A Project Manager needs many skills. And one of the hardest to come to terms with is managing conflict. You won’t use it every day (I hope). But you will need it from time to time. Whether you are called upon to handle a small spat or defuse a mighty row, conflict management needs a place in your project management toolkit.
No matter how well you manage your projects, nor how skilled you are at dealing with people, conflict will arise. It is inevitable when people care about things that are new, important, and complex. And it is sometimes a good thing to air different perspectives in a robust way.
This article is Part 1 of our two-part guide to managing conflict. We’ll publish the second part a week later. It links nicely to our recent guest article, Interpersonal Skills for Project Managers.
In this guide, we’ll cover all the conflict management bases for you:
There’s no sense in hanging around though, so let’s dive straight in!
Projects create change. And change creates resistance.
Wherever you find resistance, there is the possibility that it will escalate into conflict.
Speak when you are angry and you will make the best speech you will ever regret.’
Conflict tends to arise because we have different values and different choices about what is important. We therefore get into a conflict to either defend our values and beliefs, or to try to persuade others that we are right.
If you do find yourself in conflict, look for ways to manage it in private. Because in public, you will both feel a need to ‘perform’ to your audience and will have less chance of listening, hearing, or re-evaluating your position. All you will do is staunchly defend your pitch.Speak when you are angry and you will make the best speech you will ever regret - Ambrose Bierce Click To Tweet
When conflict comes, it builds up through a sequence of increasingly powerful negative states:
If you can spot the signs of escalation early, you can most easily resolve the conflict, before it becomes acute.
Body language provides some of the most obvious indicators:
When we start to feel irritation, we either lean away to ease our discomfort, or lean in, to signal confrontation.
The first gestures betray our doubts or disbelief. Face touching can signal doubt and blocking our eyes says “I don’t want to see this” – a powerful sign of disagreement. Later gestures relieve the unpleasant feelings of anxiety and insecurity, like rubbing hands along our thighs or touching our neck by fiddling with a tie or collar (for men) or a necklace or scarf (for women).
Facial expressions also change, showing the early signs of anger or disgust. Our forehead can start to furrow, indicating the stress we feel from the situation.
Conflict arises from an irritation with something followed by a resistance to it. That resistance can become anger, as our emotions take over and, at some point, we can lose control. Verbal or even physical abuse ensues.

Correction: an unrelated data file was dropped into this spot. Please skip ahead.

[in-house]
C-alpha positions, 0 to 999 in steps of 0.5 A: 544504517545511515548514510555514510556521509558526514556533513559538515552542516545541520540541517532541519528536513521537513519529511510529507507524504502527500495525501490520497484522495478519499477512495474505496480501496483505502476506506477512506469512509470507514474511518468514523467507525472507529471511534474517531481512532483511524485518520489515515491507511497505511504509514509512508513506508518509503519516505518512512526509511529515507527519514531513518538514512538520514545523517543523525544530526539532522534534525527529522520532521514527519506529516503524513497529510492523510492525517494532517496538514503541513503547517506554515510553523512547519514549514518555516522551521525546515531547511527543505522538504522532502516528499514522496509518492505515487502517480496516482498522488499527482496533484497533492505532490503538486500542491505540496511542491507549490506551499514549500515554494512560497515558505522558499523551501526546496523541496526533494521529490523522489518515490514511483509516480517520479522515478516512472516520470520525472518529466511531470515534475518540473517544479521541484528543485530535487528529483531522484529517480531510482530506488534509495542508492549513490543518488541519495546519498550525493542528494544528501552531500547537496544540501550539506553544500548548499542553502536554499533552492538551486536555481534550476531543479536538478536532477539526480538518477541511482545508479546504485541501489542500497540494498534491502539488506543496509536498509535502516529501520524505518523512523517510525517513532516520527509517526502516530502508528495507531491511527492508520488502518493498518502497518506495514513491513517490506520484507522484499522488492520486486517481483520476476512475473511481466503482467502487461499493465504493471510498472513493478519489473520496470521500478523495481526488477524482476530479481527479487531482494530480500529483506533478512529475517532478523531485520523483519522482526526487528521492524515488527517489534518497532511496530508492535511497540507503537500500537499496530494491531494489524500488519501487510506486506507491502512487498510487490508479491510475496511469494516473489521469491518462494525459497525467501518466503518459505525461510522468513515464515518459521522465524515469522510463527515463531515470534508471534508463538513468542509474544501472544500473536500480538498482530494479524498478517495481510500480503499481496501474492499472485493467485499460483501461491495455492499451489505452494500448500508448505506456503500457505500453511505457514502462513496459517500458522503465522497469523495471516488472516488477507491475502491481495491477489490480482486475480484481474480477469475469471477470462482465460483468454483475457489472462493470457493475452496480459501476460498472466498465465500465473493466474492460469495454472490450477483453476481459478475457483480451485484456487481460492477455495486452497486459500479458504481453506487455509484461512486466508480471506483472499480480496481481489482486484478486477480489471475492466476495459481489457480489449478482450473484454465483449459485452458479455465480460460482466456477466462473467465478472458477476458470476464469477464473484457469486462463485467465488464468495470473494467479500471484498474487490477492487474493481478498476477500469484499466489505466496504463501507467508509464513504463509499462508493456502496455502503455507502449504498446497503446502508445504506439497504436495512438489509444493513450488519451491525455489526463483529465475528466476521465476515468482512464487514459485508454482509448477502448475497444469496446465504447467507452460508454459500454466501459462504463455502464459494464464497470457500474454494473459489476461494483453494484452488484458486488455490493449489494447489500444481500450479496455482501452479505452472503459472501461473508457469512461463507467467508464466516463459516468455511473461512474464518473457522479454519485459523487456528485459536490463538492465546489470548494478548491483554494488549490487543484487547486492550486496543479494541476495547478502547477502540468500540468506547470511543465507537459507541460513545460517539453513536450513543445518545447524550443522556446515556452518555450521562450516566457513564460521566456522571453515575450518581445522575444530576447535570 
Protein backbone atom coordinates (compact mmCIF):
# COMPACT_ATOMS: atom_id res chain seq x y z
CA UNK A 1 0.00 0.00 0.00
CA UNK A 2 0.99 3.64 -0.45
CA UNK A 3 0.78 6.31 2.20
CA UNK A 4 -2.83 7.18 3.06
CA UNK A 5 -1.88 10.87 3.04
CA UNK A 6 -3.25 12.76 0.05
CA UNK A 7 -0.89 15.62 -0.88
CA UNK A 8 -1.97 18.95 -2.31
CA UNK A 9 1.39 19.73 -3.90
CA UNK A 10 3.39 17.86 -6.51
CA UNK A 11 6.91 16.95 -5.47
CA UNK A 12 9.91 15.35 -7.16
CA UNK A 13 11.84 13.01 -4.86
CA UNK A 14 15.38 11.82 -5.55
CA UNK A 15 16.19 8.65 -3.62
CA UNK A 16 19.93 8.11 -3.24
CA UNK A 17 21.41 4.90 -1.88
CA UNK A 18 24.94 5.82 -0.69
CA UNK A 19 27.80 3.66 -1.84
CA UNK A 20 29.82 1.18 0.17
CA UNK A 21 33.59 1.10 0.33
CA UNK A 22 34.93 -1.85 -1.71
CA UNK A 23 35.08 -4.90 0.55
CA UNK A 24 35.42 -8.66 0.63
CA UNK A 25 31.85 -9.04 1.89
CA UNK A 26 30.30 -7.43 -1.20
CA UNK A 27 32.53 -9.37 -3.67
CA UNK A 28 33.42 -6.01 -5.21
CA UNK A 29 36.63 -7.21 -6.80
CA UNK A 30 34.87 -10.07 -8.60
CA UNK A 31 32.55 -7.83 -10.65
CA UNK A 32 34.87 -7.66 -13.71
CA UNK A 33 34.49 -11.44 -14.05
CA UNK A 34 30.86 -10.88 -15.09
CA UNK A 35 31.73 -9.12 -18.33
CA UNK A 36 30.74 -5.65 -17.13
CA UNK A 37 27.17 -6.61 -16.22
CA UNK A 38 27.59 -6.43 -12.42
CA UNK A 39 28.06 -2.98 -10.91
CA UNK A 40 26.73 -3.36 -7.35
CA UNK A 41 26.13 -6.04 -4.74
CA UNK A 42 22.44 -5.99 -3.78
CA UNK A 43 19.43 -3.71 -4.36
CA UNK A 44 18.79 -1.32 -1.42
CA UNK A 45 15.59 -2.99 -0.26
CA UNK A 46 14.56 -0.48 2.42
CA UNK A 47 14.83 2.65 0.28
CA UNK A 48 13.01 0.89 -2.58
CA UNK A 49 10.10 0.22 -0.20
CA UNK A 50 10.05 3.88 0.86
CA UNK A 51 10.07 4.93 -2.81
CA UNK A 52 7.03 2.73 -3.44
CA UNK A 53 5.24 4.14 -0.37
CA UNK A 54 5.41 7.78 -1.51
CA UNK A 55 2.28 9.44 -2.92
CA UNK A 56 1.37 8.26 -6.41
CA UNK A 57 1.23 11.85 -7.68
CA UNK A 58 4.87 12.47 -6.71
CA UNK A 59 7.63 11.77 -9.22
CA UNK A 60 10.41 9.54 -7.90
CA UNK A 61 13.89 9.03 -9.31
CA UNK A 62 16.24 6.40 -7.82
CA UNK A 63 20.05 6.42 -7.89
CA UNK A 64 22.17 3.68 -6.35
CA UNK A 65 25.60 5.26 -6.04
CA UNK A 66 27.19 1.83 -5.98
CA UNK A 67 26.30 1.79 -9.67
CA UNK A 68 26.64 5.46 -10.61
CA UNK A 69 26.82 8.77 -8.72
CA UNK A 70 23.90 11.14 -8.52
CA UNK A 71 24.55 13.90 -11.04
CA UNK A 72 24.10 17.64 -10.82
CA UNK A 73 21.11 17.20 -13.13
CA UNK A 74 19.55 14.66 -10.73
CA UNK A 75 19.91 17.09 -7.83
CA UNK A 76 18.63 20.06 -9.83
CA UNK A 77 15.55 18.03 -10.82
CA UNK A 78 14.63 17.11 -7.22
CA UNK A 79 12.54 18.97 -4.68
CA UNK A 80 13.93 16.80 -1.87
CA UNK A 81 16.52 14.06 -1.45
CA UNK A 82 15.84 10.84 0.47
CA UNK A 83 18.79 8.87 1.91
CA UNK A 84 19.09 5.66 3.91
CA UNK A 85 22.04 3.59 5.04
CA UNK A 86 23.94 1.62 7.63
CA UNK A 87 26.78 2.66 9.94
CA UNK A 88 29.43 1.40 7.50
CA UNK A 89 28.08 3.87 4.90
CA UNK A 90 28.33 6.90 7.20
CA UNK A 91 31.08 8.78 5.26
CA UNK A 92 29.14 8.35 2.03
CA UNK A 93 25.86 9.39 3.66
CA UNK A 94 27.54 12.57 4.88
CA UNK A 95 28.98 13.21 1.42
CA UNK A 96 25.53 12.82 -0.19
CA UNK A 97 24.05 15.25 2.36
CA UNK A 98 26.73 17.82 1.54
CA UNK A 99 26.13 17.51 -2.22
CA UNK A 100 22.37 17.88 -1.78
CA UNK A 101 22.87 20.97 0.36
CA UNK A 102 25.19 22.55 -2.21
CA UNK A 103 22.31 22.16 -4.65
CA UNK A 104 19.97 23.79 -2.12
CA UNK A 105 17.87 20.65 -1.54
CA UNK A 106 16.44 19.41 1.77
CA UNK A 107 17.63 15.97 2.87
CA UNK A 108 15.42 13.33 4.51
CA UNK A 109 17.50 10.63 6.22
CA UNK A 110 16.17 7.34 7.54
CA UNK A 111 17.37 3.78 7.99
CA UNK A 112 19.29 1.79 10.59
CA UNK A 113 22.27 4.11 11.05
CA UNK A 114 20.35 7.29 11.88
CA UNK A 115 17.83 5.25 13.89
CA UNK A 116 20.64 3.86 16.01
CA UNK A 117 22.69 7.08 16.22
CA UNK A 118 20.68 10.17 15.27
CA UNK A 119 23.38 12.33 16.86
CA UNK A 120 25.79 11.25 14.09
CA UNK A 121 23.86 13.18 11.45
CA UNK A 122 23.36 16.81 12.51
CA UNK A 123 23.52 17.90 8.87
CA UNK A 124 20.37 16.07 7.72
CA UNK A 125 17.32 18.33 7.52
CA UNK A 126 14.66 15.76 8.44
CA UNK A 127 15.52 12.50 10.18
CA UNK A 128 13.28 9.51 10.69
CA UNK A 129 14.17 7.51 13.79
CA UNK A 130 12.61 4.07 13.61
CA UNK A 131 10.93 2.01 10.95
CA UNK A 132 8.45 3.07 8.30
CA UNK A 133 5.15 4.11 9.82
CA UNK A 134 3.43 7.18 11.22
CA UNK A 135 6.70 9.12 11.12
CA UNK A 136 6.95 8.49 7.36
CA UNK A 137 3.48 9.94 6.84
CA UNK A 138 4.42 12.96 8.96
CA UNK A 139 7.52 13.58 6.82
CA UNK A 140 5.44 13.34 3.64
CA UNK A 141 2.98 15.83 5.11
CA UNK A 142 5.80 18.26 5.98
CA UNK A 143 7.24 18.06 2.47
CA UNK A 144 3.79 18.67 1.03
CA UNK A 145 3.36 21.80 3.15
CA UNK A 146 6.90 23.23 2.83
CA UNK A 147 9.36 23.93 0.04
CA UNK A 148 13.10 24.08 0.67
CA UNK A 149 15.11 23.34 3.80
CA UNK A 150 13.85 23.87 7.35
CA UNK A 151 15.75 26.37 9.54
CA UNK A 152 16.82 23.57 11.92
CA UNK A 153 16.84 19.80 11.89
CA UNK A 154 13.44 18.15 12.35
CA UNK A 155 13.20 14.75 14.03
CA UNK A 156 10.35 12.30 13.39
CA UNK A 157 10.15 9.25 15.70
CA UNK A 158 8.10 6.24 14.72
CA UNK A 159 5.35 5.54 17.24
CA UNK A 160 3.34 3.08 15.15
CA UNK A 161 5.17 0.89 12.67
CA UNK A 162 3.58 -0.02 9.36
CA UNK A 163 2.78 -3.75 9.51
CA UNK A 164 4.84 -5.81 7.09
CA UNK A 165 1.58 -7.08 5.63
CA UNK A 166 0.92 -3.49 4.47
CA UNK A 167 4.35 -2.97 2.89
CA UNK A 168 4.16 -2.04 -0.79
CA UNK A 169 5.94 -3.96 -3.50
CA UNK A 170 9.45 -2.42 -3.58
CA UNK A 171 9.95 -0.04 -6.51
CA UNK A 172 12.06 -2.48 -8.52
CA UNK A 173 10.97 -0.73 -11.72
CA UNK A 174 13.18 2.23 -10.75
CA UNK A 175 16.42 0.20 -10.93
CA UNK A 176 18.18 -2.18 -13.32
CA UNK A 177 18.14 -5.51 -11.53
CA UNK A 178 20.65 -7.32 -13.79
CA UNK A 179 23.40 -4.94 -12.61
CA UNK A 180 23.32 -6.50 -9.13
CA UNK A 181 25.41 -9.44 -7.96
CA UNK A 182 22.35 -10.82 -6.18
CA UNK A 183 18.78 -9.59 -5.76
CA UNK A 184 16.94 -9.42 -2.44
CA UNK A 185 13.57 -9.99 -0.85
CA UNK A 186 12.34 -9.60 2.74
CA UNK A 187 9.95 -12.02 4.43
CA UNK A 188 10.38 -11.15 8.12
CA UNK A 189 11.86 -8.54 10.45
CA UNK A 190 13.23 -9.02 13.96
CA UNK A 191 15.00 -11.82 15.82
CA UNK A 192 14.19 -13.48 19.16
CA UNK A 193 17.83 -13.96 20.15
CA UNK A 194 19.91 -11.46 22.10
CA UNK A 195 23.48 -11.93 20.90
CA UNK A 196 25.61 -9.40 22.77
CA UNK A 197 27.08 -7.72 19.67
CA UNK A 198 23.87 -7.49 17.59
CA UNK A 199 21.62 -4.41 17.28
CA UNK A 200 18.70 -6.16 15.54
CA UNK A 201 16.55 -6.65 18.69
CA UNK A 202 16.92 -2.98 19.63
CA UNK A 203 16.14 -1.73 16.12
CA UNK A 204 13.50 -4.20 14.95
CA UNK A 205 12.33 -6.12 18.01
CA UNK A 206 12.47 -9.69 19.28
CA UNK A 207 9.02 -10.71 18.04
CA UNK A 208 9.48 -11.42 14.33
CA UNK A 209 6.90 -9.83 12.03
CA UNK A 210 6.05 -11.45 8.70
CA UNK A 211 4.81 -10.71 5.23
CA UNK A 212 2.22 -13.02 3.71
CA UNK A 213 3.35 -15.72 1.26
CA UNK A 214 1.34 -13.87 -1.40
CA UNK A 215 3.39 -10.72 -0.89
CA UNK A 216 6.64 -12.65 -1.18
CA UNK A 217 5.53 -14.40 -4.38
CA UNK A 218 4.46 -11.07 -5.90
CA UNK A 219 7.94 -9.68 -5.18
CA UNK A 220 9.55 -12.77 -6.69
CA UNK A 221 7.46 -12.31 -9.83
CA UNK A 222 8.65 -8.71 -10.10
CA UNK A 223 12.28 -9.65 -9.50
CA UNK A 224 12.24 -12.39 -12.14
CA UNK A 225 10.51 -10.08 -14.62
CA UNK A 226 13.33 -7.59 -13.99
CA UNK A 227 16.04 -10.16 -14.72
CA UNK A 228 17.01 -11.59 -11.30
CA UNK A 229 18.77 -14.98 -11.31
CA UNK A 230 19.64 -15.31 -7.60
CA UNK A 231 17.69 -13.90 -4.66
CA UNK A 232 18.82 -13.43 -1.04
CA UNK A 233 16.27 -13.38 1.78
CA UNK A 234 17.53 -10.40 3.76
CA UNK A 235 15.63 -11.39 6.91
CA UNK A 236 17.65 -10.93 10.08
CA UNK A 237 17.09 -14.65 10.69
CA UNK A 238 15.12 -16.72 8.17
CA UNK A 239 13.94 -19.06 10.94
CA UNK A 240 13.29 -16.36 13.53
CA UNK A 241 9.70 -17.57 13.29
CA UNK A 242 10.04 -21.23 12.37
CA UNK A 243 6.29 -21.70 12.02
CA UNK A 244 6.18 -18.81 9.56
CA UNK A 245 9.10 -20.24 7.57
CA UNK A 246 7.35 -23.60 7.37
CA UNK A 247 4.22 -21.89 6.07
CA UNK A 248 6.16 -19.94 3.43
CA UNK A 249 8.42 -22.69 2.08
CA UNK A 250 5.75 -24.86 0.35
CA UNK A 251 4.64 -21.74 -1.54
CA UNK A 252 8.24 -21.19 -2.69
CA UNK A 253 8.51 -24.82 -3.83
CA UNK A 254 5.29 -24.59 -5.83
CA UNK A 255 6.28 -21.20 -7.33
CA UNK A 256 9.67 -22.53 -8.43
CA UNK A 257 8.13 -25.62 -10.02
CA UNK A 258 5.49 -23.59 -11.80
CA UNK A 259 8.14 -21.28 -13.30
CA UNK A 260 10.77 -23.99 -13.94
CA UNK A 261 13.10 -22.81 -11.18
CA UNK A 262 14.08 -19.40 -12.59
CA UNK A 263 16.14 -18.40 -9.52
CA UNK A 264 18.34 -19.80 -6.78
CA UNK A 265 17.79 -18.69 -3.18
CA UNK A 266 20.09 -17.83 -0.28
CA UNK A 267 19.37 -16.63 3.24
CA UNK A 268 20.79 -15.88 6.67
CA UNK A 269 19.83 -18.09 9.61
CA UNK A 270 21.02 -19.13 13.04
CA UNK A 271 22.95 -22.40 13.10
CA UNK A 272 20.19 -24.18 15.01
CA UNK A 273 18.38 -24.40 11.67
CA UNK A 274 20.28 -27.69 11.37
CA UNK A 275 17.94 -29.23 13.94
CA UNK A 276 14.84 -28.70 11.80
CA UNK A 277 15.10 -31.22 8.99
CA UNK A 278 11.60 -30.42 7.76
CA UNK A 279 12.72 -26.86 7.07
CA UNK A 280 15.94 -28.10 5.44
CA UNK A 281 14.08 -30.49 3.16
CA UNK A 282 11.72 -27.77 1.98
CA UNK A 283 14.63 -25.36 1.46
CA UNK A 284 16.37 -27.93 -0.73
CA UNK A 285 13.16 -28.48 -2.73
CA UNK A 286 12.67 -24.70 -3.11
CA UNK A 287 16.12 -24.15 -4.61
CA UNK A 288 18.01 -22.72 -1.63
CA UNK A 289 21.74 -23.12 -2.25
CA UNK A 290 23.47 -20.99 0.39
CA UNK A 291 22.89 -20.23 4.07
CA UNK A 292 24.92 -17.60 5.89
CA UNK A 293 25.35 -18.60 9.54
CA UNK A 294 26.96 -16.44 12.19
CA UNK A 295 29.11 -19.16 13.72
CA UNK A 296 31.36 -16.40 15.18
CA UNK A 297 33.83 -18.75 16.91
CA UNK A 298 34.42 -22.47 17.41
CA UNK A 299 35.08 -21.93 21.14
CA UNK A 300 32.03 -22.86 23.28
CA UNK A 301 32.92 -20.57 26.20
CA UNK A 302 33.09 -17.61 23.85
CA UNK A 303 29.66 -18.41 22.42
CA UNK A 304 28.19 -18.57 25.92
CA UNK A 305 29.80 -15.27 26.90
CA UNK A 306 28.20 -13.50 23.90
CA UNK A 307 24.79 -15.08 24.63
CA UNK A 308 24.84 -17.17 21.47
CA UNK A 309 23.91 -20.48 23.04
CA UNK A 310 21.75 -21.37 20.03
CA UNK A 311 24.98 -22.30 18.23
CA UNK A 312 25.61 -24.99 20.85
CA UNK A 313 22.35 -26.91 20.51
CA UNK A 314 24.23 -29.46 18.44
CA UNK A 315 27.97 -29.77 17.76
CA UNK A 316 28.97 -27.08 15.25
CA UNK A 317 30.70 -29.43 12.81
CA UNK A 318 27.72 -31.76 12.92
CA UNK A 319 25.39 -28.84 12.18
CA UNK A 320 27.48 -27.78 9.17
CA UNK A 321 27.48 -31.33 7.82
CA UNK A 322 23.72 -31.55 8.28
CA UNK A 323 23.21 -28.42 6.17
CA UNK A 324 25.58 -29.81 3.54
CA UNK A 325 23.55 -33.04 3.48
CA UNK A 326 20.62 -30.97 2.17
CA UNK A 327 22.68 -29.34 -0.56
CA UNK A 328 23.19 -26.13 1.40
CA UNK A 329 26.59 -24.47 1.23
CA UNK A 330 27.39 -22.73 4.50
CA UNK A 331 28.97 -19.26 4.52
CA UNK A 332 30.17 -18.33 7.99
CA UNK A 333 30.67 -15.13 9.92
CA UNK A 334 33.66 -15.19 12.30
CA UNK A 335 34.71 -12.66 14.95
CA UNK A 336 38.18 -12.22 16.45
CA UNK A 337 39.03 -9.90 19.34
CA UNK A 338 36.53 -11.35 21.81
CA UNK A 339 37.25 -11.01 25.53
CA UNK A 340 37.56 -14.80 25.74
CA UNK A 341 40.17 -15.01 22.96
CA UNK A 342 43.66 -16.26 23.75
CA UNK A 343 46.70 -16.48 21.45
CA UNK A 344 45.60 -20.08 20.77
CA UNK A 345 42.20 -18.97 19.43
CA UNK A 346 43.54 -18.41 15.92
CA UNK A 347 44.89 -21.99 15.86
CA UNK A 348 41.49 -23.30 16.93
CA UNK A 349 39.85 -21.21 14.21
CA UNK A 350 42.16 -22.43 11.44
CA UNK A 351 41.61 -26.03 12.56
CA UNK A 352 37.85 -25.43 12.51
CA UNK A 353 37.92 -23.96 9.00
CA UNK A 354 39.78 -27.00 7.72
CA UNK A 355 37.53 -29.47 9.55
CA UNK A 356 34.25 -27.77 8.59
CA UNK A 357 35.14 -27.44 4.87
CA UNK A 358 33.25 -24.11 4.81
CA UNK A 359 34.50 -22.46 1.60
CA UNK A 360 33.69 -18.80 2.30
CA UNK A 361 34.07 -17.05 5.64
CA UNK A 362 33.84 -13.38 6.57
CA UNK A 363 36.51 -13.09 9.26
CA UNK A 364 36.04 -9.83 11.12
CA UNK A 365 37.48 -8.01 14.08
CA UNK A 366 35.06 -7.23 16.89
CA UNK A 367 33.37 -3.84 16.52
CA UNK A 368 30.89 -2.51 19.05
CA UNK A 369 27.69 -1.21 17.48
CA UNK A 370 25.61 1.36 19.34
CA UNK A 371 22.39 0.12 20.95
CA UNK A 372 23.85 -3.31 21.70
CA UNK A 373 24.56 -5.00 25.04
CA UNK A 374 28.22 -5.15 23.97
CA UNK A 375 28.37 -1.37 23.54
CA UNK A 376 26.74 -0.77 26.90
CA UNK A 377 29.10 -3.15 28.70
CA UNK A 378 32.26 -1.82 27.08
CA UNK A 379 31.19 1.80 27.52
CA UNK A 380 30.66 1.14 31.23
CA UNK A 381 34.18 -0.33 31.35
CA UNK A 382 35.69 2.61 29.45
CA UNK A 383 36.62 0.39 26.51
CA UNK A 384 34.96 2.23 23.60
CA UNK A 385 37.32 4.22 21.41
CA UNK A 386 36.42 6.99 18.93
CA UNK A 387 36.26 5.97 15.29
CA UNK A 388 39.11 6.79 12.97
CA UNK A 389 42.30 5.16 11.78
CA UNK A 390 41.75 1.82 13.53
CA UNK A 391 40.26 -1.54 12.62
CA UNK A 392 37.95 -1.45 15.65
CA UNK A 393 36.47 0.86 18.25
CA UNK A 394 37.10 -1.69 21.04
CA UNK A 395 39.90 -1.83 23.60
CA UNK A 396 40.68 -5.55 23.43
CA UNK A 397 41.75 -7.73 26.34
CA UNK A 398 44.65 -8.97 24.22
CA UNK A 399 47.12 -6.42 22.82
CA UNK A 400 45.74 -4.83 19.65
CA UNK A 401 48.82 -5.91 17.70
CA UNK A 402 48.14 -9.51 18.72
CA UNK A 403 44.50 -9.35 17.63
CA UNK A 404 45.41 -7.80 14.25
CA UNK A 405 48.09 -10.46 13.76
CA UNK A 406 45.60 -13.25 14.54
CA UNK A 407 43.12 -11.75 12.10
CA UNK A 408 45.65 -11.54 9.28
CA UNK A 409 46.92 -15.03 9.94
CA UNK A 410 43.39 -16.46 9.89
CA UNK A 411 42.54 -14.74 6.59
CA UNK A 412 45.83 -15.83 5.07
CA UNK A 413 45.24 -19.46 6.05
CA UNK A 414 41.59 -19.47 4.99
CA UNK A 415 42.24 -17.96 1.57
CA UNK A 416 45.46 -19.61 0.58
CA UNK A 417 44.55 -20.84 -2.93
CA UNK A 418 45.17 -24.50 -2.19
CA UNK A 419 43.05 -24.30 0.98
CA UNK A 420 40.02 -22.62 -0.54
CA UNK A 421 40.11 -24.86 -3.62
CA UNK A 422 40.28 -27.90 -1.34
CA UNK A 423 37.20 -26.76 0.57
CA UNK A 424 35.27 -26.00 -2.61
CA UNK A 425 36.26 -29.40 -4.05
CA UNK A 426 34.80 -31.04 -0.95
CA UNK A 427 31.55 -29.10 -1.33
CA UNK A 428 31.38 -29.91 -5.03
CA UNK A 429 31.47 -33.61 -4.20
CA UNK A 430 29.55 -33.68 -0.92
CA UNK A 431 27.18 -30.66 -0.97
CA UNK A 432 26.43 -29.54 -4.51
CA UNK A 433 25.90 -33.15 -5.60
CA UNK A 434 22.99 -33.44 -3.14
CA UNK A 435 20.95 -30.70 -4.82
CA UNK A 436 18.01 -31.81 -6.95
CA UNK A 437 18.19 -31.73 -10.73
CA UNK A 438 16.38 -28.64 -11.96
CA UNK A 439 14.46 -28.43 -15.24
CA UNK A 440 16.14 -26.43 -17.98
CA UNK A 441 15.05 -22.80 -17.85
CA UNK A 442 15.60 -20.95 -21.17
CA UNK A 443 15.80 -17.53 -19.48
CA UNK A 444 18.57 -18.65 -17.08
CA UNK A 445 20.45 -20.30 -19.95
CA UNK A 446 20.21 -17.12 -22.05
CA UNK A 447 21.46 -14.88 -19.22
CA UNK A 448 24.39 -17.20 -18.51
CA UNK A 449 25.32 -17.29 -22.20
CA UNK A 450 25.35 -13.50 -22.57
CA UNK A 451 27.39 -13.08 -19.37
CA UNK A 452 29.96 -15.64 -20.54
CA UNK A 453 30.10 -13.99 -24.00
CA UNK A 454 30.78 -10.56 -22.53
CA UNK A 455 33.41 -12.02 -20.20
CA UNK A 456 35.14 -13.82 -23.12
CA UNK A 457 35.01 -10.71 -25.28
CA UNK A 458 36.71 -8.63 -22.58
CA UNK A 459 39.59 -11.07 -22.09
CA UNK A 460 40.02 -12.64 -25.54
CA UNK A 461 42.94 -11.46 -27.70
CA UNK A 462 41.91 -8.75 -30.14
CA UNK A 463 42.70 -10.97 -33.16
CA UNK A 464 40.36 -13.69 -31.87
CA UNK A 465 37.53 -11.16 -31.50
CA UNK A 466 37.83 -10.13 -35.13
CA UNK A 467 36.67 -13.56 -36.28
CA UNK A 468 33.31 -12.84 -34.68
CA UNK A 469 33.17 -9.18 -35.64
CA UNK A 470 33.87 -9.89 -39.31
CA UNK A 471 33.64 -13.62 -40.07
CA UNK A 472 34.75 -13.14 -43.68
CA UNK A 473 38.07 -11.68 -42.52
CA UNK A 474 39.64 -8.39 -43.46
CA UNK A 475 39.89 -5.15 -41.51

De-escalation starts from respect between the two parties – which means one of you will have to break the pattern and make the choice to engage positively. Show respect to the other person and invite them to take a step towards resolution. By building rapport, the parties can start to feel empathy for one another and collaboration can begin. Now you can start to explore possible solutions that may ultimately lead to a resolution.
Conflict has a way of escalating out of control. Your objective in conflict management is to resolve it at the lowest level possible. This will make resolution easier and safer.
The first skill in conflict management is observation, because …
The most important need of the human soul is to be understood’
Use your empathic listening skills to hear what the other person says and to pick up the unspoken messages that betray their growing unease.The most important need of the human soul is to be understood - William James Click To Tweet
You can also spot some clear signs that the emotional centres in the other person’s brain are taking over their unconscious movements, to try and pacify their anxieties. The first skills you’ll need to develop are:
These skills will slow down the whole conflict process, and give you time to think. Then you can start to deploy the second set of skills:
There are five basic strategies you can use for managing conflict.
Sometimes, the issue is not worth fighting over. In the heat of the moment it seems important, but it’s not. As soon as you realise this, step away from the conflict. But do so with generosity and grace. Let the other person feel that you have made them a gift.
You can use this strategy as a permanent solution to pointless issues. Or, you can use it as a temporary strategy when either:
With some stakeholders, winning is not always as important as maintaining the relationship. In these cases, make the concessions you need to make, to preserve harmony. Allow the stakeholder to feel they have won and show them that there are no hard feelings on your part.